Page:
Stanley Kunitz died Sunday at the age of 100. There’s a good selection of links at wood s lot; I’ll just provide this wonderful poem (nicely discussed by Loren Webster here):

The Thing That Eats the Heart

The thing that eats the heart comes wild with years.
It died last night, or was it wounds before,
But somehow crawls around, inflamed with need,
Jingling its medals at the fang-scratched door.

We were not unprepared: with lamp and book
We sought the wisdom of another age
Until we heard the action of the bolt.
A little wind investigates the page.

No use pretending to the pitch of sleep;
By turnings we are known, our times and dates
Examined in the courts of either/or
While armless griefs mount lewd and headless doubts.

It pounces in the dark, all pity-ripe,
An enemy as soft as tears or cancer,
In whose embrace we fall, as to a sickness
Whose toxins in our cells cry sin and danger.

Hero of crossroads, how shall we defend
This creature-lump whose charity is art
When its own self turns Christian-cannibal?
The thing that eats the heart is mostly heart.

(From the NY Times obit, a grim reminder of how things were in this country within living memory: “He began writing poetry at the suggestion of a professor, then set out to earn a doctorate at Harvard. But on being told that he would not be offered a lectureship because the Anglo-Saxon students would resent being taught English literature by a Jew, he dropped out of the program in 1927 after completing the requirements for his master’s degree.”)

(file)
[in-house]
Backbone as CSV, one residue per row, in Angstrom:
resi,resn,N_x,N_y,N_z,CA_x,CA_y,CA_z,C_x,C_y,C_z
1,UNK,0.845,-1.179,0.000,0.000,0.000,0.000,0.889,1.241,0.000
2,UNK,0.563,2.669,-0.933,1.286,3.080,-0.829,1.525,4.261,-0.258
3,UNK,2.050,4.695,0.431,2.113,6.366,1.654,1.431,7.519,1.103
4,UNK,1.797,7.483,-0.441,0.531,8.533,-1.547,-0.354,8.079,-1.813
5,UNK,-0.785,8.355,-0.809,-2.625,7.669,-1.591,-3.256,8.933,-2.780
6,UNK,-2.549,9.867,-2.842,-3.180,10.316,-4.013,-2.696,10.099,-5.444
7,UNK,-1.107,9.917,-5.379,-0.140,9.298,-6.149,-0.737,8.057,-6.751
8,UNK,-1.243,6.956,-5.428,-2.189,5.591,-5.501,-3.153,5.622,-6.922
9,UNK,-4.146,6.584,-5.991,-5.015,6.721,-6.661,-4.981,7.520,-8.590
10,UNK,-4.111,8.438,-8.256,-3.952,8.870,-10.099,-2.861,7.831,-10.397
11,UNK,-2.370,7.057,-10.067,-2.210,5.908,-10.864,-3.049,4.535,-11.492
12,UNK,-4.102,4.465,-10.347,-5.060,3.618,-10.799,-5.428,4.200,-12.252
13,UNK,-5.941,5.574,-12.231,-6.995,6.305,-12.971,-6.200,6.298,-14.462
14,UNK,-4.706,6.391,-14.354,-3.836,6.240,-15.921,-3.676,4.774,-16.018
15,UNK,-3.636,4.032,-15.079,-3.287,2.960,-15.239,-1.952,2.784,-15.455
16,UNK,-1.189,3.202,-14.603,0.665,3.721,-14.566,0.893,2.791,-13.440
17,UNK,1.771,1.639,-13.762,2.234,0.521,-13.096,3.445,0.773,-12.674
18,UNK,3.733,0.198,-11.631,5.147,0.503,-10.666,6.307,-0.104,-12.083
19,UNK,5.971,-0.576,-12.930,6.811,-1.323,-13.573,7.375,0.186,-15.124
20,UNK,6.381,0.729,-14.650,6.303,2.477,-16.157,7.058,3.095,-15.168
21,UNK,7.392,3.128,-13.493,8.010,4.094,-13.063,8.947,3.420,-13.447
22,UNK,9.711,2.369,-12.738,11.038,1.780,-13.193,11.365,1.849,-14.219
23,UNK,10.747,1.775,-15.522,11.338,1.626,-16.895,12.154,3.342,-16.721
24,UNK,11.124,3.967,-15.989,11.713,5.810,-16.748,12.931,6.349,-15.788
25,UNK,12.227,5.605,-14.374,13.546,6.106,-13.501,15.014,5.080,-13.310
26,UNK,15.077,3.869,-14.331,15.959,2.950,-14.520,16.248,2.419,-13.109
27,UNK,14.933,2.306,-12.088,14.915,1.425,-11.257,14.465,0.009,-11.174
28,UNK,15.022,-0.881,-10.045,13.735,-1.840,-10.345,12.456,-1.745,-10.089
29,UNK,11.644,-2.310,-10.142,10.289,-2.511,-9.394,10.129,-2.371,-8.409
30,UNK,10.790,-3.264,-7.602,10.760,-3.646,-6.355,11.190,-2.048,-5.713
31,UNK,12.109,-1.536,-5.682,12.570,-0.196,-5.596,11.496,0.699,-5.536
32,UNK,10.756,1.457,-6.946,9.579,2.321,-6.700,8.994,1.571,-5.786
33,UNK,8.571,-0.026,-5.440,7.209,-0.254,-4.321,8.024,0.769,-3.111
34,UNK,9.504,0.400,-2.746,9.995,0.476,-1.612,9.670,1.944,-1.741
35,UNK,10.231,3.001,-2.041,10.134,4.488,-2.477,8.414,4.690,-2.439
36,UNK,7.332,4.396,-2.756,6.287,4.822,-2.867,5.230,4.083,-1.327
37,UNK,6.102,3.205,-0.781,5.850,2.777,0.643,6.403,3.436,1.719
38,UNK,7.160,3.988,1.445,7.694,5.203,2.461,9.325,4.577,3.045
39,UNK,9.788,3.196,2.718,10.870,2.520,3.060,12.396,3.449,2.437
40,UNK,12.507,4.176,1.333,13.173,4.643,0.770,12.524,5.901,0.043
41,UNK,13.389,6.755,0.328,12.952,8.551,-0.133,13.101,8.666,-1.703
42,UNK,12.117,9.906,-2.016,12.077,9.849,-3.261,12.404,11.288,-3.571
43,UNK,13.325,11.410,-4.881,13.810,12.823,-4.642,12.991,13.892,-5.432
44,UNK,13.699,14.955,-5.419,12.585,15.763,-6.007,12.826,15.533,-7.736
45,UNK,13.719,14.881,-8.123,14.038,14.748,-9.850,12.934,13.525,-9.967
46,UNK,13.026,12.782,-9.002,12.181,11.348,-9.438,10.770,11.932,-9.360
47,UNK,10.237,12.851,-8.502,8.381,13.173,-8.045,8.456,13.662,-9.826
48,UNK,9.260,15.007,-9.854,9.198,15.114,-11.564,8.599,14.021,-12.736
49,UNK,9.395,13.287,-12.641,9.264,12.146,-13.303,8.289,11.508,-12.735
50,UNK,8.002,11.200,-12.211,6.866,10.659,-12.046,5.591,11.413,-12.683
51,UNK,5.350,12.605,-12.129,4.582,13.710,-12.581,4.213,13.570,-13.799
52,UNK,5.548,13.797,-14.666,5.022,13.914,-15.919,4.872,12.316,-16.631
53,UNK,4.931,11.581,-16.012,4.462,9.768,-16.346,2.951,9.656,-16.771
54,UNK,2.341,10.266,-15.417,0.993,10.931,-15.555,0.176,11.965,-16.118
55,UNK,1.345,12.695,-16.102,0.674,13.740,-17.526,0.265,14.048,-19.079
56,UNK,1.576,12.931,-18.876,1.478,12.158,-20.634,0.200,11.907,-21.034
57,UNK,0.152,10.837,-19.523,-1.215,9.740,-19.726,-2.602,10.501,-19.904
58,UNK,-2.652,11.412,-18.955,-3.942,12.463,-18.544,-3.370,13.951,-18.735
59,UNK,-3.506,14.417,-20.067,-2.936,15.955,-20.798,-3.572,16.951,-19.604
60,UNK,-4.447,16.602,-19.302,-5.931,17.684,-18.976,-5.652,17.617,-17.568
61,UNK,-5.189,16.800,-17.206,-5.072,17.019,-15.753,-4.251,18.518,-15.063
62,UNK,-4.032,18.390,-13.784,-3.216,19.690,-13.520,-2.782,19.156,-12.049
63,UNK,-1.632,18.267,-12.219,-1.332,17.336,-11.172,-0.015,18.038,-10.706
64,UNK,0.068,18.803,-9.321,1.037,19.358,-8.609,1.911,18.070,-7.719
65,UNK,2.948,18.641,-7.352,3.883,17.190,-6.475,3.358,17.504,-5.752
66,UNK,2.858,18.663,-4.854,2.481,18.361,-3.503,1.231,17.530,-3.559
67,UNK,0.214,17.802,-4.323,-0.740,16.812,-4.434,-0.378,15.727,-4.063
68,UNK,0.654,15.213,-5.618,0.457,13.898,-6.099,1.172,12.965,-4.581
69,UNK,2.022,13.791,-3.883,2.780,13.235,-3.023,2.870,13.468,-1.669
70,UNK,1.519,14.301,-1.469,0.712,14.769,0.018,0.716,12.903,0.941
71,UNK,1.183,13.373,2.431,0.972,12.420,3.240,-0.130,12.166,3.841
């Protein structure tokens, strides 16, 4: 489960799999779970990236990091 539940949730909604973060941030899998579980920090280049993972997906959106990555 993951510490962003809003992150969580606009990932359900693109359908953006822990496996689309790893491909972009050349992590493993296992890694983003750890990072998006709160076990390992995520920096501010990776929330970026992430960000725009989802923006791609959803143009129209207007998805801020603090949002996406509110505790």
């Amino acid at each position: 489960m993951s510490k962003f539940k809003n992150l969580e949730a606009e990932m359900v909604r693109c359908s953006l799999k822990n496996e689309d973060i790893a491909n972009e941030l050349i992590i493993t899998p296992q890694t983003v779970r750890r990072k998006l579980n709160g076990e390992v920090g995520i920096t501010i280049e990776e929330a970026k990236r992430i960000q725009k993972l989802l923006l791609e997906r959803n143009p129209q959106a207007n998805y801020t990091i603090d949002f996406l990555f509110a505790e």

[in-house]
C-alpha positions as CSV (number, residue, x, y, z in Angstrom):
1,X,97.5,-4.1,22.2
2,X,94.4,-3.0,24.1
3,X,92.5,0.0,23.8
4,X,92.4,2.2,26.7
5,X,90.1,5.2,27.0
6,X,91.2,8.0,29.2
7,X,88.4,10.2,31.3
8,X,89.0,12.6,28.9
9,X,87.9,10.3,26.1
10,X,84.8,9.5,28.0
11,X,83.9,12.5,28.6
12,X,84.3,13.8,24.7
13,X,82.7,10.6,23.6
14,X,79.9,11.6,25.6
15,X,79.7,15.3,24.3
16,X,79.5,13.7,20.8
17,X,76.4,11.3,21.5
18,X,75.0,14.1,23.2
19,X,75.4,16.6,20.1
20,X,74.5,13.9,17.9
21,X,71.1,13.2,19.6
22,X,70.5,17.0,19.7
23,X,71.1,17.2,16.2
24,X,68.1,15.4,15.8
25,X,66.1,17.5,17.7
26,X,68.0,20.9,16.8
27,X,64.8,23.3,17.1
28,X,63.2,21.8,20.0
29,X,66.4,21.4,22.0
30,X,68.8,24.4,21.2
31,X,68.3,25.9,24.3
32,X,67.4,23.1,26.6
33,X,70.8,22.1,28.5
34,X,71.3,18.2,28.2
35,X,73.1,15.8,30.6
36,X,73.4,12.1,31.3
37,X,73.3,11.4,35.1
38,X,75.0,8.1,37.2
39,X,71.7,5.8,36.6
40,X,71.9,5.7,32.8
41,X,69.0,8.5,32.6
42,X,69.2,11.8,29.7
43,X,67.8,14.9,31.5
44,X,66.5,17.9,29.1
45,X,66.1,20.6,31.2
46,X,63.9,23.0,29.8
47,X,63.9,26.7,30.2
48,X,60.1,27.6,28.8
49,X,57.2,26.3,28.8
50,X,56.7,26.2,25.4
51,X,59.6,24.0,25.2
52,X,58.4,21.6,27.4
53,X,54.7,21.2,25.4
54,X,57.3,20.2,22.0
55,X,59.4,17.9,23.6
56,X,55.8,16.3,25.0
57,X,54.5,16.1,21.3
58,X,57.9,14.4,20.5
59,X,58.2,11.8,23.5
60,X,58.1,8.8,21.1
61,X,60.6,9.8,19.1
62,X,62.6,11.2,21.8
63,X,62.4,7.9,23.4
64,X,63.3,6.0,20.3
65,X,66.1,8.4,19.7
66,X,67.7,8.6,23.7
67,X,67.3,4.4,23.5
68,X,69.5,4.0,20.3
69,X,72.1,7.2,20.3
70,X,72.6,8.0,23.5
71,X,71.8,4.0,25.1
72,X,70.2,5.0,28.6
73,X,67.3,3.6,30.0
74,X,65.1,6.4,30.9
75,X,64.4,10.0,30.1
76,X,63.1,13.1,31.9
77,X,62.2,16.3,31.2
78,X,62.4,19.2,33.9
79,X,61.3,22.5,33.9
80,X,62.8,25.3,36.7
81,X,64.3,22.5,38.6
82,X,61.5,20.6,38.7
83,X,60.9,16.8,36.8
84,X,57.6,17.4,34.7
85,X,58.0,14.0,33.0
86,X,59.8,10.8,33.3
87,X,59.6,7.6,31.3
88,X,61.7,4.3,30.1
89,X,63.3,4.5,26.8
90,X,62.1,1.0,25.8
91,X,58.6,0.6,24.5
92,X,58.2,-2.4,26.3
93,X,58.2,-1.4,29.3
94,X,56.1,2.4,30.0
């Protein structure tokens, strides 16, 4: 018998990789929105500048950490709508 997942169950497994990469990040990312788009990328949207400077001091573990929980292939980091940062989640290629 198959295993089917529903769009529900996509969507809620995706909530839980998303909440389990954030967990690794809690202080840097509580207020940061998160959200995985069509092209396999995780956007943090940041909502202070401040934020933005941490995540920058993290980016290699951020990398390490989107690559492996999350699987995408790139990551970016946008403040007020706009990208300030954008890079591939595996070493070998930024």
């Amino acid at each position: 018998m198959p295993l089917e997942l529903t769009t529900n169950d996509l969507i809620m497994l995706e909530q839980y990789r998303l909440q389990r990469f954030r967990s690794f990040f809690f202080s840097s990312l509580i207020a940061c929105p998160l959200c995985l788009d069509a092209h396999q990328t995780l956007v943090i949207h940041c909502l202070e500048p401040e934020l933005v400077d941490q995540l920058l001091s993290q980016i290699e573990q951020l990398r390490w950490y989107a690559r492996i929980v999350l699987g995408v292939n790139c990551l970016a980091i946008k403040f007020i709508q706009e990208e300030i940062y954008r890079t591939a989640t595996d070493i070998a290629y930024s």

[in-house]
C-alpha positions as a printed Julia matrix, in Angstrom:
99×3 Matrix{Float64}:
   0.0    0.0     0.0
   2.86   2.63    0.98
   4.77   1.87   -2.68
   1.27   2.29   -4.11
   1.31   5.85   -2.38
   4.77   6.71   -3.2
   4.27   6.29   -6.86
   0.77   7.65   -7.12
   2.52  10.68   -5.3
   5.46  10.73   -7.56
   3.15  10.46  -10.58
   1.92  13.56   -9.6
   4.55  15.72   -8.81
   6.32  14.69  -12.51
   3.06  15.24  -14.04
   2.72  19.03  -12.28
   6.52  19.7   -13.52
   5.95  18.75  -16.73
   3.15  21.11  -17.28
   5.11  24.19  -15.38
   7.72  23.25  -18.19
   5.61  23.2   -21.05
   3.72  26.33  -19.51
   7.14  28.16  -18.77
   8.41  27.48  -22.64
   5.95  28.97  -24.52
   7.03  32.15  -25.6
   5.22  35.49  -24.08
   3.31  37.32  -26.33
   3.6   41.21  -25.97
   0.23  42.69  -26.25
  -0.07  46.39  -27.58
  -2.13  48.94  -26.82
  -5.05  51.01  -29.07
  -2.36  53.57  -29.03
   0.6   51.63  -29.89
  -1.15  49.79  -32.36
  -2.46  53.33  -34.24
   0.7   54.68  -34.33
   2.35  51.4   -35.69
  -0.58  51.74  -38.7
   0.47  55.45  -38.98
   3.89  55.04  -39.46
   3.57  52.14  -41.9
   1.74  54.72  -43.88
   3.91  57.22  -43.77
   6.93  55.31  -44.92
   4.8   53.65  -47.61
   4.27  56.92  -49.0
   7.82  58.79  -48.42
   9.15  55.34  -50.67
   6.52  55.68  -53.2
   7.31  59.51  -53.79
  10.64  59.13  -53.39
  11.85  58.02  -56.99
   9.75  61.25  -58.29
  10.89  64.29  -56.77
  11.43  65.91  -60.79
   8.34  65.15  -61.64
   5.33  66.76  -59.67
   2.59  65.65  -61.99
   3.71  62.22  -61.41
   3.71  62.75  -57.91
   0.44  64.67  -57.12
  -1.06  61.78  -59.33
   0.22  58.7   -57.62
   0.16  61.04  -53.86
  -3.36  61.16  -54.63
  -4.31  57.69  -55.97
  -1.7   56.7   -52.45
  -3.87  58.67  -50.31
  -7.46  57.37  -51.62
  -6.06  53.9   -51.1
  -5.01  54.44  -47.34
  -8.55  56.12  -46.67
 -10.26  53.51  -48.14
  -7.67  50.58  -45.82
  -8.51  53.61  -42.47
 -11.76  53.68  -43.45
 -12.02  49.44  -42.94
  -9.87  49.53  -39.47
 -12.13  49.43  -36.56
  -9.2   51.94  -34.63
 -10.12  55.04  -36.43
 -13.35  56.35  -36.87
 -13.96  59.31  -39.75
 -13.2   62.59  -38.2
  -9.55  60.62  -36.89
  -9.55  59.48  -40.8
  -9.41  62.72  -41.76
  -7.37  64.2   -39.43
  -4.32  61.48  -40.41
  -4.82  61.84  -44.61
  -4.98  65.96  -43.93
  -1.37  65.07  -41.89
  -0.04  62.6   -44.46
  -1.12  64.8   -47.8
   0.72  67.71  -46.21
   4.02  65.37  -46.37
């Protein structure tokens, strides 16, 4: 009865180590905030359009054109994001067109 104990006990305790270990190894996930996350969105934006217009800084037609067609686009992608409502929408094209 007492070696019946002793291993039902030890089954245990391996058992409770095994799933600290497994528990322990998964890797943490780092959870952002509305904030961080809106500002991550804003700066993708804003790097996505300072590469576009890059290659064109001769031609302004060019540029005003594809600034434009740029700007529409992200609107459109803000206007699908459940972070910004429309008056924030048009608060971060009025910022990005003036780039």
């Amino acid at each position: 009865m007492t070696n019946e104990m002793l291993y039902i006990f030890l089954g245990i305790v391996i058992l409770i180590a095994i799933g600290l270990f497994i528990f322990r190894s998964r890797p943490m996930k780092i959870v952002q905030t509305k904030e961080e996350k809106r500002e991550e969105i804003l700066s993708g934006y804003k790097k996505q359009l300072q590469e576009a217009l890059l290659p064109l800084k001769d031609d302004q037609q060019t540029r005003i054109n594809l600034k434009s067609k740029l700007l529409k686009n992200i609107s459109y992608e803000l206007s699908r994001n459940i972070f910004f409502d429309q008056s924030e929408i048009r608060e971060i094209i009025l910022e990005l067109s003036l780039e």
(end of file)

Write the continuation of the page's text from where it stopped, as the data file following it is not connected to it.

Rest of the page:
1. Yes, RIP, to ole Stanley, a growler of a cantankerous poet and critic. Also, wasn’t he married to, to me, hot woman, Shirley Jackson?
    Yep, what a man! 100 is long enough. Heart eats heart is truly Stanley at his cleverest and a clever m-f-er he was, too.
    A tip of a half-eaten heart to Stanley from a growler whose poetry boils within his solar plexus’s cauldron surrounded by all the witchy Shirley Jacksons I’ve played tag with over the years, all stirring madly to concoct the brew that will devour the rest of my heart one day.
    A jigger of Jameson’s Gold is tossed back in his honor. Hell, he deserves another couple’a jiggers, I should think.
    Ur friend,

  2. Language Hat, the link to the discussion does not work.

  3. You mean the link to Loren’s blog? It does for me; anybody else have a problem with it?

  4. Growlingwolf: Nope, that was Stanley Edgar Hyman (married to Shirley Jackson), the New York critic who wrote the excellent “The Armed Vision”. Brutal on Edmund Wilson and Yvor Winters.

  5. Being brutal to Bunny is shooting fish in a barrel.

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